Overlooking crucial decision-making criteria can prove disastrous, like when the architects of Vietnam failed to factor in anti-colonialism, and the architects of Oliver Stone's Alexander failed to factor in anti-Colin-ism. Helping you
Farrell ferret out what to eat, Chewsy.
Just pushed out of private beta by a quartet of ex-Microsofters dismayed by the Information Superhighway's not taking them straight to really good chicken wings, this free iPhone app eschews broad reviews for crowd-sourced opinions on what matters most -- specific menu items -- thus providing what they call "Location Enhancement", also a surgery that increases the size of an establishment's breast-rooms. Dishes are rated on a five spoon scale, and organized either by proximity or the Top 25 eats within ten miles; you can also search by restaurant, giving you a sense for how some spots excel only in certain areas, like CiCi's with salad. Sharing your own reviews on social networks is easy: should your prose be less than elegant, the app will actually generate its own florid commentary based on your spoon rating, e.g., "The Pescado Entortillado at El Chilito is so heavenly St. Peter will gladly wave it through, no questions asked", even if it allowed itself to be eaten on the Sabbath, and totally coveted a donkey belonging to Hoover's.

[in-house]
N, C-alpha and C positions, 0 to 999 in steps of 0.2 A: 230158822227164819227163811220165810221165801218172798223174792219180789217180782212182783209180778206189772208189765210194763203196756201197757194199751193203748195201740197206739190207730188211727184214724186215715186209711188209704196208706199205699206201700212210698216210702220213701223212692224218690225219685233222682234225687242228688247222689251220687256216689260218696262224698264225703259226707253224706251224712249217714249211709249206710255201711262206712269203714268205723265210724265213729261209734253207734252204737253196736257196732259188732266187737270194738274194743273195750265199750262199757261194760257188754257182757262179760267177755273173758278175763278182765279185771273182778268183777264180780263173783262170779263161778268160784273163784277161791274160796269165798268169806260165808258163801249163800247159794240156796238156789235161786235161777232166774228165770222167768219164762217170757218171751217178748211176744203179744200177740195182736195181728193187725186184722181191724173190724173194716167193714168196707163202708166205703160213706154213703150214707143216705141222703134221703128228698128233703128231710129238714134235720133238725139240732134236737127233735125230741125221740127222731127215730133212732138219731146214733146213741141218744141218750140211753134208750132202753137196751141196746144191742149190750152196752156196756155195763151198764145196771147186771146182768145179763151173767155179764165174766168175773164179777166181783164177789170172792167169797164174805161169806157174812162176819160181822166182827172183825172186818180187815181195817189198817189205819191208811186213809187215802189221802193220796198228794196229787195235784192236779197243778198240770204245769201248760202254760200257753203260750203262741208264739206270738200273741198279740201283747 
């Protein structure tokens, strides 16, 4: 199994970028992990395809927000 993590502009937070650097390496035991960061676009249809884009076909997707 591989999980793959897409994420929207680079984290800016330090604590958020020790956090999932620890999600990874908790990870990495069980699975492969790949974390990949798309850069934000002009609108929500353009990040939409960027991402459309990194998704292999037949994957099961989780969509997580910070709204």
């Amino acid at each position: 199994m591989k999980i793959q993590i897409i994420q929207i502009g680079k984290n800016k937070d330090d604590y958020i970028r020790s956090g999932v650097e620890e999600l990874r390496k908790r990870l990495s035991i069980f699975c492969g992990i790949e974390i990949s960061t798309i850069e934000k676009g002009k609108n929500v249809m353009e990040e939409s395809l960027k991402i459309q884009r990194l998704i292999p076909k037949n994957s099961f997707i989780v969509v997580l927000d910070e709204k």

Of the 15 North American cities so far served, Austin's the most fleshed out; soon, they'll be rolling out enhancements like the ability see what your Facebook friends've been munching on, as well as upload your own food photos with captions, e.g., one that could double as an Alexander review: "This cheese is the bomb."